Twenty Thousand Martyrs29 December 2018
Today’s sermon, the last of the year, deals with the martyrdom of twenty thousand Christians, whose sacred memory the Church celebrates today. They were martyred in 304 A.D. in Nicomedia, during the great persecution of Diocletian. The latter was augustus in the East, with his headquarters at Nicomedia, while Maximian was augustus in Rome. These two emperors ruled the Roman state, one in the West, the other in the East, from 285-305. These years were associated with the last great persecutions of the Church. Seven years later, in 312/313, Constantine the Great, who had grown up in Nicomedia as a hostage at Diocletian’s court, put a stop to the persecutions.
In 305, after Maximian’s victorious campaign in Ethiopia, the whole of the Roman state wished to celebrate the victory. They sent off letters to all parts, inviting Roman citizens to come to the two capitals to enjoy the victory celebrations. The powerful Roman administration ensured peace and security, so people were able to travel across the vast expanses of the empire. The manner in which the Roman citizens were invited to the general festivities is similar to and calls to mind that in the Old Testament, in the Book of the Prophet Daniel, where the king of Babylon issues an invitation to all ‘peoples, races and tongues’ to come and worship his massive statue, which had been set up ‘on the plain of Dura in the province of Babylon’.
It was the feast of Christmas [in 305], and the Christians of Nicomedia, together with their bishop (later to be hieromartyr), Anthimos, were gathered in the church for the Divine Liturgy. Diocletian believed that the Christians were the greatest obstacle for the reorganization he’d planned for the State and he seized the opportunity to burn them while they were assembled in the church. He inflamed the passions of a mob and got them to stack large piles of logs and brushwood outside the church. He surrounded the building with troops and then ignited the wood and shrubs. The whole church went up in flames and everyone who was inside praying was burnt alive. There must have been a great many of them, because the church would have been full at that time.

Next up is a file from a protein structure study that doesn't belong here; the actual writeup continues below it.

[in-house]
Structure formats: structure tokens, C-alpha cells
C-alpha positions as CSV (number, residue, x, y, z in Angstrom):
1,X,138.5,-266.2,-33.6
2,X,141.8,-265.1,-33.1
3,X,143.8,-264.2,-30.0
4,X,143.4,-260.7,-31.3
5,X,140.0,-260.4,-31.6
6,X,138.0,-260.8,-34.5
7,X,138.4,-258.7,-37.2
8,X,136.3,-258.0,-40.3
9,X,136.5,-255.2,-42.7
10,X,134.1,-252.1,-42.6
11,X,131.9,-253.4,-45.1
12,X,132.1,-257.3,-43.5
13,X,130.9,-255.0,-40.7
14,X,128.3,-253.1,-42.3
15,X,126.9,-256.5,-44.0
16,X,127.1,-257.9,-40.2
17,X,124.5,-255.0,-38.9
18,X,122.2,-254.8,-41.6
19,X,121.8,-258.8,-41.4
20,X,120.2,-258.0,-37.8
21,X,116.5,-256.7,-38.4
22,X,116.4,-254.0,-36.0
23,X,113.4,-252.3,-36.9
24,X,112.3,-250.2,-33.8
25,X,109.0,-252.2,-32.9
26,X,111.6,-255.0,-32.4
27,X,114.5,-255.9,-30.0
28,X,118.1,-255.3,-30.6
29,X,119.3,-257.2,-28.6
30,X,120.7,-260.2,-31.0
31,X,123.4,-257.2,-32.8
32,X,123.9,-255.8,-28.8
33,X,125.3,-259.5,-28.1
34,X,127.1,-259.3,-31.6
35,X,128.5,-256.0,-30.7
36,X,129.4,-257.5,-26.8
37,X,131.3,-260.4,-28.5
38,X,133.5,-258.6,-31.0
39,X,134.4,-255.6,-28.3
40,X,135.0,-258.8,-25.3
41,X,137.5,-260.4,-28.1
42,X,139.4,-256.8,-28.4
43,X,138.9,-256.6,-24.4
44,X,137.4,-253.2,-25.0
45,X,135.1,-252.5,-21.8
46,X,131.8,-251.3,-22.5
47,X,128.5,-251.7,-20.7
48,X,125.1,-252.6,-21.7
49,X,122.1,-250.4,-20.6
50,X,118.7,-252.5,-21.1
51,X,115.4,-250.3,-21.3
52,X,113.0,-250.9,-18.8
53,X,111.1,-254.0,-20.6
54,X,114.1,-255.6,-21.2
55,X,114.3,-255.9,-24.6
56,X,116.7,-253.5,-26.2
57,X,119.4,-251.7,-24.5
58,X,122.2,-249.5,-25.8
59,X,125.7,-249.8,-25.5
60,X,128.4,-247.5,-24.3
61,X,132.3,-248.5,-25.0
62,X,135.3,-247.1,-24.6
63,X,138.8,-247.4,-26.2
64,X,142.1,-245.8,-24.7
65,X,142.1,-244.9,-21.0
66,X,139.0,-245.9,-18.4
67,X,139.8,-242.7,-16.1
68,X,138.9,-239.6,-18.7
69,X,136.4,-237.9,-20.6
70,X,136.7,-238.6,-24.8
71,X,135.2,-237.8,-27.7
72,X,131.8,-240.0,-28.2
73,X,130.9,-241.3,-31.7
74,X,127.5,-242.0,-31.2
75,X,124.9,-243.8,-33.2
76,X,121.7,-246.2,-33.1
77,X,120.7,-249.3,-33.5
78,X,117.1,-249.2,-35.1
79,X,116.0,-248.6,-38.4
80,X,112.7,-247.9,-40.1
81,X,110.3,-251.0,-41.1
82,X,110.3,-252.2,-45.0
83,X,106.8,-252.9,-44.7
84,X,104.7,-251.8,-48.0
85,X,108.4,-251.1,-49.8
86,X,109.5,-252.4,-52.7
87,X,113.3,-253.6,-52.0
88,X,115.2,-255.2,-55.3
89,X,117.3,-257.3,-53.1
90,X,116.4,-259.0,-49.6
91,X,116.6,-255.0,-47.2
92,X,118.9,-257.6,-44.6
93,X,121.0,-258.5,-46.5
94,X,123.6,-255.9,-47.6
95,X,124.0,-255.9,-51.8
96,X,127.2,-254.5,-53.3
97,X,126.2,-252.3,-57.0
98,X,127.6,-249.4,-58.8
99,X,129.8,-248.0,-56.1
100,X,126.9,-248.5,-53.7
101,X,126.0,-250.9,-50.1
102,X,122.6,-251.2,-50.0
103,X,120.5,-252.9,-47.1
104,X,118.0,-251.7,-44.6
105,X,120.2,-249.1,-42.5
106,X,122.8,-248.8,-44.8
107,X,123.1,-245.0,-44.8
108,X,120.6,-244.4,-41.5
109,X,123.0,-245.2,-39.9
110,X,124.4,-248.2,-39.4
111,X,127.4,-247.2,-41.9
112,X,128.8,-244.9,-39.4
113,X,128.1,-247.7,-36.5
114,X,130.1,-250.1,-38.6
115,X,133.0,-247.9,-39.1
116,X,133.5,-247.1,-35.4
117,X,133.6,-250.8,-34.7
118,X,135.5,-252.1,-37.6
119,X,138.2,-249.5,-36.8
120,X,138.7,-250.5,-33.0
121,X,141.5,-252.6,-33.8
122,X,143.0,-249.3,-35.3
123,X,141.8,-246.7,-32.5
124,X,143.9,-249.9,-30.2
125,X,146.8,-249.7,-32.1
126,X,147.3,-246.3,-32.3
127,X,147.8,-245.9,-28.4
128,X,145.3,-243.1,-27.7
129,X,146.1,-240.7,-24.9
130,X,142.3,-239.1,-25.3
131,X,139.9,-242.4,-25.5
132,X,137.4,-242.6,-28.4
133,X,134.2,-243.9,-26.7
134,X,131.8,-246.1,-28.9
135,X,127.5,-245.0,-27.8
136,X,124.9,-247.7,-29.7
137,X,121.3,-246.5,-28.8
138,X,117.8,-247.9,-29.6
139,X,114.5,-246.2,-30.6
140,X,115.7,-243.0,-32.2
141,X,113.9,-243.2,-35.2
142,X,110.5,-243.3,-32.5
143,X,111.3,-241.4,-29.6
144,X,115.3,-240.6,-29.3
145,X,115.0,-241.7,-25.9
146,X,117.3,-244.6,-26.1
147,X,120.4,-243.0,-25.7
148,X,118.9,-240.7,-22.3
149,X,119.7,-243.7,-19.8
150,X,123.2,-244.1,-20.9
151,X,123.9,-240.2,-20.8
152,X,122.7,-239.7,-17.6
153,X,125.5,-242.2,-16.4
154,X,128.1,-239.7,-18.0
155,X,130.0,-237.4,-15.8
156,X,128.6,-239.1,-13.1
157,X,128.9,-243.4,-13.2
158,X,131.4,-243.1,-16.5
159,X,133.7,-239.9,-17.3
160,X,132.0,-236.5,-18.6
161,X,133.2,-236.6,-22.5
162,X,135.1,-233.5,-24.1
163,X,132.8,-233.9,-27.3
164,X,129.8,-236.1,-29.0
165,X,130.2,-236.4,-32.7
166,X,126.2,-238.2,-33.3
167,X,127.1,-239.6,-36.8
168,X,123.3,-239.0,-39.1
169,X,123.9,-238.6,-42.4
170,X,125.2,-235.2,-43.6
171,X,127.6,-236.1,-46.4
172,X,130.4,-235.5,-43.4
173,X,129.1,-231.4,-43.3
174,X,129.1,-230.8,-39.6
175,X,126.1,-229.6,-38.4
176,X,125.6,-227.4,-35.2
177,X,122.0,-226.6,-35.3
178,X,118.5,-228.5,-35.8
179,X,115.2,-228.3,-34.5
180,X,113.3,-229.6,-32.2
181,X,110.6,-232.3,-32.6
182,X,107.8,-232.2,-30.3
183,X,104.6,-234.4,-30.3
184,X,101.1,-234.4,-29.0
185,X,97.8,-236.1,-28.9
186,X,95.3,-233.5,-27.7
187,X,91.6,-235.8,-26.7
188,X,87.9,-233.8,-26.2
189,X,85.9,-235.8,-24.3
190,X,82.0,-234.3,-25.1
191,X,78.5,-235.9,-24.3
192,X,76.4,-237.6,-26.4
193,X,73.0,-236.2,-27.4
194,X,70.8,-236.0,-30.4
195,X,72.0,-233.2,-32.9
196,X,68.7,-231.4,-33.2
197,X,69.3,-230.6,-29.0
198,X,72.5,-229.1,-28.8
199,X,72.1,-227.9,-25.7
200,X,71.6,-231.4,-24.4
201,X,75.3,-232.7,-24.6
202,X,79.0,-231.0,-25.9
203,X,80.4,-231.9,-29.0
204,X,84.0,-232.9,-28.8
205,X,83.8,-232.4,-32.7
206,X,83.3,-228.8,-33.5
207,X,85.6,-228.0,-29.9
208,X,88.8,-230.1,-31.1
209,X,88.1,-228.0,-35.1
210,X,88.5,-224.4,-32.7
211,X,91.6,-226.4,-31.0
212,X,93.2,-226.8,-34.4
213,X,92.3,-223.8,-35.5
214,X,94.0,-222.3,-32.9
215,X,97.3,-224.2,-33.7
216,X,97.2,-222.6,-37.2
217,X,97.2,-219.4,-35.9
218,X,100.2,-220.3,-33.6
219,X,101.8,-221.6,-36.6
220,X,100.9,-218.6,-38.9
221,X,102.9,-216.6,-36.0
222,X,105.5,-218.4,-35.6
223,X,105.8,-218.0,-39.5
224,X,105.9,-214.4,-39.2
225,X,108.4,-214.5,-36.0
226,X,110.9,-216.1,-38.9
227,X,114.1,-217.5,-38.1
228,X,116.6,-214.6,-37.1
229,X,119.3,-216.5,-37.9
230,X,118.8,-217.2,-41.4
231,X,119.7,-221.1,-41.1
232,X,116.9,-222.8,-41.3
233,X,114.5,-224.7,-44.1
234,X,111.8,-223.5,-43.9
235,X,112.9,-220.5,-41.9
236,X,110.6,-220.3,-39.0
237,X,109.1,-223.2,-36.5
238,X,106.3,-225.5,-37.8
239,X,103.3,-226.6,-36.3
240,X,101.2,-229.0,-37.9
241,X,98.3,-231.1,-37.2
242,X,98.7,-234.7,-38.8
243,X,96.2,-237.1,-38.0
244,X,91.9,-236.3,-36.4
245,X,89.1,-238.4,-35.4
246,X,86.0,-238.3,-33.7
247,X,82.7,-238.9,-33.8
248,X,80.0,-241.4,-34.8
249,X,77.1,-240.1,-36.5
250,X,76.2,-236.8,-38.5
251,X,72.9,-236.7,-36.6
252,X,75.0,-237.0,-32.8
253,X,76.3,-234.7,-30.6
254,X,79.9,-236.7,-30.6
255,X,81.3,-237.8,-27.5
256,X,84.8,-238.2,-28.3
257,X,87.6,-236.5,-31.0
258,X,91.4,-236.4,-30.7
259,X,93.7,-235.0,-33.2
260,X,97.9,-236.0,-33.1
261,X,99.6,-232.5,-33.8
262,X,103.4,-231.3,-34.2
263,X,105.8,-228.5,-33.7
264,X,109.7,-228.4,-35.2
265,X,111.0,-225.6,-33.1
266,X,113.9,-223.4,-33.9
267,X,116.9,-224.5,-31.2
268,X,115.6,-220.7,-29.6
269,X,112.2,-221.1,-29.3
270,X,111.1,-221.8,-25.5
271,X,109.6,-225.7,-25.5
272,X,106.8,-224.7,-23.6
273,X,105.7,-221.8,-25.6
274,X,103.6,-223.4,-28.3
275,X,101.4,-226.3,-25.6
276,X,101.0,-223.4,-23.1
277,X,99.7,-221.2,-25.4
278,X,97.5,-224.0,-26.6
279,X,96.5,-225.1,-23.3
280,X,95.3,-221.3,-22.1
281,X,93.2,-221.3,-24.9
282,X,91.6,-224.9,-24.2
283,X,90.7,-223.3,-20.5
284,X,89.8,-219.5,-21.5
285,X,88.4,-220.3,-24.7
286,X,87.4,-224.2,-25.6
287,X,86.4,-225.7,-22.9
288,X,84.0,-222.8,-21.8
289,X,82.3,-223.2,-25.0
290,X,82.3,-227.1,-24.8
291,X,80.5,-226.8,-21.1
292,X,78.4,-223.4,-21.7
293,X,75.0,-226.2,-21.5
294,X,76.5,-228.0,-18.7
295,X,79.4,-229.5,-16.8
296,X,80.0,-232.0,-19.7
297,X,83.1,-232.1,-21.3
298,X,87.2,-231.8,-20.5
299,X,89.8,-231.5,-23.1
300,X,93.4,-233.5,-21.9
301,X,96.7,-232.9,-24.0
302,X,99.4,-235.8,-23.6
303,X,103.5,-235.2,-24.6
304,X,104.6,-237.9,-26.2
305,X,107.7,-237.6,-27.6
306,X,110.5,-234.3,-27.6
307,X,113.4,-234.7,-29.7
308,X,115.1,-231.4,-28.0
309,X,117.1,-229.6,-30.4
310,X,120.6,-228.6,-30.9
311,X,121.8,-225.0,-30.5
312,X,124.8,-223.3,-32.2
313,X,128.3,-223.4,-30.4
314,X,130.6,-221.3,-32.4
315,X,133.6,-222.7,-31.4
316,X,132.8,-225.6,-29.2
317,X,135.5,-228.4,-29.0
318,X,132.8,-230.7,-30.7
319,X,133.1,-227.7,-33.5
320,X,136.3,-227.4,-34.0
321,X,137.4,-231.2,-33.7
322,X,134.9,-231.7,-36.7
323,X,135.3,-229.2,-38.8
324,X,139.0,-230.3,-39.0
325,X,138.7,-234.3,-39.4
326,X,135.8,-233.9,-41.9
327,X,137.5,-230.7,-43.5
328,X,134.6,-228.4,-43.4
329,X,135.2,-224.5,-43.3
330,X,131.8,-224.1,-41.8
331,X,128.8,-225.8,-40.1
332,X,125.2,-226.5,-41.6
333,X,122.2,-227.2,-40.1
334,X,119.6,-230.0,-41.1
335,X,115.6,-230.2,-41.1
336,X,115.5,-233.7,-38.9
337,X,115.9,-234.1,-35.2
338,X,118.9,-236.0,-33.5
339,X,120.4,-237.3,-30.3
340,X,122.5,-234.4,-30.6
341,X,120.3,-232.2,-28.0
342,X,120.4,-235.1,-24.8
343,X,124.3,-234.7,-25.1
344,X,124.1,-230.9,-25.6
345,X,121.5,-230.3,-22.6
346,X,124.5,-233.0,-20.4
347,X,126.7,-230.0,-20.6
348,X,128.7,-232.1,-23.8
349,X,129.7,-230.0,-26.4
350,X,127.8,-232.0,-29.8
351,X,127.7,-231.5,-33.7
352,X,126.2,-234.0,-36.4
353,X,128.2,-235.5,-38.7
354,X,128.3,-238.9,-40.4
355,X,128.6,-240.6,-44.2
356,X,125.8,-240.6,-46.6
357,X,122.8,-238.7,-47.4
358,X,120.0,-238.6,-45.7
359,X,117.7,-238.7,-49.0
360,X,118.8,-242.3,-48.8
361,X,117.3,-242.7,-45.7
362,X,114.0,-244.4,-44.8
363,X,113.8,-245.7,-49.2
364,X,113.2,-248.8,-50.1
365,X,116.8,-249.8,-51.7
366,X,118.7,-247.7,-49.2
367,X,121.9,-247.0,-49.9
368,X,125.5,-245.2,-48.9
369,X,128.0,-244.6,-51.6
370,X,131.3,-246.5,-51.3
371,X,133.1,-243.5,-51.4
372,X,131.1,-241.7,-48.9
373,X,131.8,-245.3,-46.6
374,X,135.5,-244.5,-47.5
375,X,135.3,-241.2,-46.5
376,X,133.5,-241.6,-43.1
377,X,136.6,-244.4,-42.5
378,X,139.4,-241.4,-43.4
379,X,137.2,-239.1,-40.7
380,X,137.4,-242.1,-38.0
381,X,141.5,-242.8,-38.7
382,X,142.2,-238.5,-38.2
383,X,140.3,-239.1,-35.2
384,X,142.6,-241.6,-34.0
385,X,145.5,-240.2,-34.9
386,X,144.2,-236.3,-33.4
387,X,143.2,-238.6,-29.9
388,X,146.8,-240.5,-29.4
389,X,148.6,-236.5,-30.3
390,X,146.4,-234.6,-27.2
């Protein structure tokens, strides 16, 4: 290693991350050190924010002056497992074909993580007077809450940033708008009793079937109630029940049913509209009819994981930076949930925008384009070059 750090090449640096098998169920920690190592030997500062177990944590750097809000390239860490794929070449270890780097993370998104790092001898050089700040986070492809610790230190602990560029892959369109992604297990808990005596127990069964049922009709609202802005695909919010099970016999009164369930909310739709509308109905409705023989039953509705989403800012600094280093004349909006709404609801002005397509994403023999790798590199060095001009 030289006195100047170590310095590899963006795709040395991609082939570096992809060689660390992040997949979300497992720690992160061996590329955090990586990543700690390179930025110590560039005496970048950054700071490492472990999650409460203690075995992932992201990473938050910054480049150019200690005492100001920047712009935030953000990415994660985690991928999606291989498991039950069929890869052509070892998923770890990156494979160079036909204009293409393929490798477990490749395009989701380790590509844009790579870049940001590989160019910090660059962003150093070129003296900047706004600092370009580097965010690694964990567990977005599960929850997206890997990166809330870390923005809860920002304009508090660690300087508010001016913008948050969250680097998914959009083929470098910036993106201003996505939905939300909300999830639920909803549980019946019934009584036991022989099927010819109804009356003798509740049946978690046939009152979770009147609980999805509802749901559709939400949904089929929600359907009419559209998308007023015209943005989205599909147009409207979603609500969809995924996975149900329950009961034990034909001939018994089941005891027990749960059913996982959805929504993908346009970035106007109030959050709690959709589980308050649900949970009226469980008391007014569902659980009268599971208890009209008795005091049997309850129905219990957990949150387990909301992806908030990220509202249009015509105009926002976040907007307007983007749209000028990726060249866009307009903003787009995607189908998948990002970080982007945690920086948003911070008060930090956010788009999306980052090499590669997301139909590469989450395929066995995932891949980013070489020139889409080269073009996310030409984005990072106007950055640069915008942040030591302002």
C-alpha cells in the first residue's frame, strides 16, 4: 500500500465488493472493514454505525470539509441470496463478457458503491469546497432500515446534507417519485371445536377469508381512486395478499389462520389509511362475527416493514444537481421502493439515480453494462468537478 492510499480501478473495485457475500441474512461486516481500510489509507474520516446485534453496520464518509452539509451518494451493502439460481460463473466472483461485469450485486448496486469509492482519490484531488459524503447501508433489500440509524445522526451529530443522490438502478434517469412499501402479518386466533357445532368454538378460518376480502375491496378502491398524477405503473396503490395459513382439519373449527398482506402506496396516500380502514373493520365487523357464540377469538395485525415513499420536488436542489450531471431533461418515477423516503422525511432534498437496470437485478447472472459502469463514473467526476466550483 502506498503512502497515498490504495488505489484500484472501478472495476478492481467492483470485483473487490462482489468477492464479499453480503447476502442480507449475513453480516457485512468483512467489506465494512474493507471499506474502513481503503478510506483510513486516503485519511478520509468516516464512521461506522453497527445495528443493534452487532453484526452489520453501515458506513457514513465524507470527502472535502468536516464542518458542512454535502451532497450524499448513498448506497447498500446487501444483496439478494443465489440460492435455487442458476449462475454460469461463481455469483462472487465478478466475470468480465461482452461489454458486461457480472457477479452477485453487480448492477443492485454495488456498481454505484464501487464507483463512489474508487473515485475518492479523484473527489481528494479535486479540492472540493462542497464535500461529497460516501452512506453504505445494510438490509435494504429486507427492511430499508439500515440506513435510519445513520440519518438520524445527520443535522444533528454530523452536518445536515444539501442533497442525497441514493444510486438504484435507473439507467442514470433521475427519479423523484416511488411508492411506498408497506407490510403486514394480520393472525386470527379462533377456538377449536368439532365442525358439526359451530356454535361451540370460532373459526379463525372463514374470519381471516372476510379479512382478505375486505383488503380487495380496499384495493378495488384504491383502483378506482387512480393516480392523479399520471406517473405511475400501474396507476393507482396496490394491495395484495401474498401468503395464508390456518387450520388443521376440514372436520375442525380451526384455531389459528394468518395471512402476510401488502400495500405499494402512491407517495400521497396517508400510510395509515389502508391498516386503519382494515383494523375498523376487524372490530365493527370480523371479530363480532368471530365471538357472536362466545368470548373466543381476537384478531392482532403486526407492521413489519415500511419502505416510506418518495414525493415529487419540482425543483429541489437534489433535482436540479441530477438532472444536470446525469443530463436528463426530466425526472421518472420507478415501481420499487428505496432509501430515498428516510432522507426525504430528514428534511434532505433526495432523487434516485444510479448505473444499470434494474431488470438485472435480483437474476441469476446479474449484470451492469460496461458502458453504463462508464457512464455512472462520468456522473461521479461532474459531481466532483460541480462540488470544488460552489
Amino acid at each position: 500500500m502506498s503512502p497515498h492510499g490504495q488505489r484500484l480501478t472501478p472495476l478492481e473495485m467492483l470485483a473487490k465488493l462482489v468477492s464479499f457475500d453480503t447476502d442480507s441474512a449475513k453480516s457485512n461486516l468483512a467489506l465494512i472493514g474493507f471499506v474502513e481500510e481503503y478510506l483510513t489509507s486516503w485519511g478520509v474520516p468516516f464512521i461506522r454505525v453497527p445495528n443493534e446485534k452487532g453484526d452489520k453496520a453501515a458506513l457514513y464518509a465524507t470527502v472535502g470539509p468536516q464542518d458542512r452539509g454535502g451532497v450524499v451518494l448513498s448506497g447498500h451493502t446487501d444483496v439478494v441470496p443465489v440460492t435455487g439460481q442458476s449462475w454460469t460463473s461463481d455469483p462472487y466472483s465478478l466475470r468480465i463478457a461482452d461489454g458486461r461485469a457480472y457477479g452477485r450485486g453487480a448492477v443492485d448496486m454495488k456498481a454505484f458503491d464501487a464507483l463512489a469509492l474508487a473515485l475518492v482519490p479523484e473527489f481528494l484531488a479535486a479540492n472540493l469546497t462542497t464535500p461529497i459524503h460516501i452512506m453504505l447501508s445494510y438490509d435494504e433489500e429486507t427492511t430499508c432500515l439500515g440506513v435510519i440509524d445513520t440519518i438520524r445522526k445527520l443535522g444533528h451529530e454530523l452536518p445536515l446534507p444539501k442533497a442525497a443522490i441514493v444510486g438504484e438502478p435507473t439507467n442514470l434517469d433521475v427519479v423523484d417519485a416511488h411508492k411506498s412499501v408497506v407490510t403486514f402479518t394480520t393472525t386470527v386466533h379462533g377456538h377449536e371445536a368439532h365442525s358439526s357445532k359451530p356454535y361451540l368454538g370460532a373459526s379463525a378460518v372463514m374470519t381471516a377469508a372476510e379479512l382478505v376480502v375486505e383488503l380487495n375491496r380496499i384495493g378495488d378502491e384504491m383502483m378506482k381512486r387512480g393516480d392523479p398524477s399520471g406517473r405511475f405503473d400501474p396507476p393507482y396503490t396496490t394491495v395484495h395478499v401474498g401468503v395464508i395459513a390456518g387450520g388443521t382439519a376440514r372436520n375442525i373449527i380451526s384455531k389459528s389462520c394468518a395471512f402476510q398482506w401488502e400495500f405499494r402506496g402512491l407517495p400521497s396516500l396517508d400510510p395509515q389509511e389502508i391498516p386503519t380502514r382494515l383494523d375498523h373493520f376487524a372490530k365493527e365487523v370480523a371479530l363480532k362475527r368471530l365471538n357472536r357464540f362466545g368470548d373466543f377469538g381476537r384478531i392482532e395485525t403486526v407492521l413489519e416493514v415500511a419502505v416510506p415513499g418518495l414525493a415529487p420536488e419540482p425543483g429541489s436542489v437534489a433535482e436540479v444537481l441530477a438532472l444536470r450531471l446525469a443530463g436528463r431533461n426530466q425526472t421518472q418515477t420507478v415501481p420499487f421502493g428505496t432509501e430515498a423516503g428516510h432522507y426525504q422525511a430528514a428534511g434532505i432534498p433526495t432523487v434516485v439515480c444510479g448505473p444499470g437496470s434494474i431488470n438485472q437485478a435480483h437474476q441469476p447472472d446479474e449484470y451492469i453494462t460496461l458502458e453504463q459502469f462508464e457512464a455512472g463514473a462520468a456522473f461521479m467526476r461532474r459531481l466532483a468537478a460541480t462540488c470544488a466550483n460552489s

Bishop Anthimos, the hieromartyr, had seen what was happening outside and realized what the result would be, so he immediately began to baptize the catechumens and to give communion to all those attending the Divine Liturgy. The Christians repeated ‘For our delivery from all sorrow, anger, danger and necessity’ many times and finally ‘we commend ourselves and each other and all our life unto Christ our God’. They remained locked in the church, watching the fire encircle them and became a whole burnt-offering to God, in the expectation and vision of the resurrection. By a miracle, the bishop wasn’t burned then, but was martyred later, and so took his place in the choir of hieromartyrs. The Church celebrates his holy memory on 3 September.
Naturally, there weren’t twenty thousand people inside the church. That was the number who were martyred in the region of Nicomedia as a whole at that time. The burning of the church and all those inside was the most egregious event which remained in people’s minds as an inhumane action and repulsive crime. The Church has retained such events and remembers them with the utmost respect, according honour to those killed, as saints who were the victims of people moved by idolatry. This crime at Nicomedia wasn’t unique. The Church perpetuates the sacred memory of other unheard of crimes which were committed in antiquity and also in modern times. Every place and every time is replete with the relics of holy martyrs.
Apart from the unnamed people in the congregation who were burned inside the church in Nicomedia, there were another ten whose names we do know. They were Christians of Nicomedia, but weren’t in church at that time. The persecutors searched for them and added them to the roll of the Church’s holy sacrifices. There were Indis, Gorgonios and Petros, who had rocks tied round them before they were cast into the sea. There was Zinon, the general, who was beheaded, together with the court official, Dorotheos. There were Mardonios and the priest, Glykerios, who were burnt alive. There was Deacon Theofilos, who first had his tongue cut out and was then decapitated. And finally there was Domna, who was captured as she went to bury the remains of those who had been burnt in the church. Amen.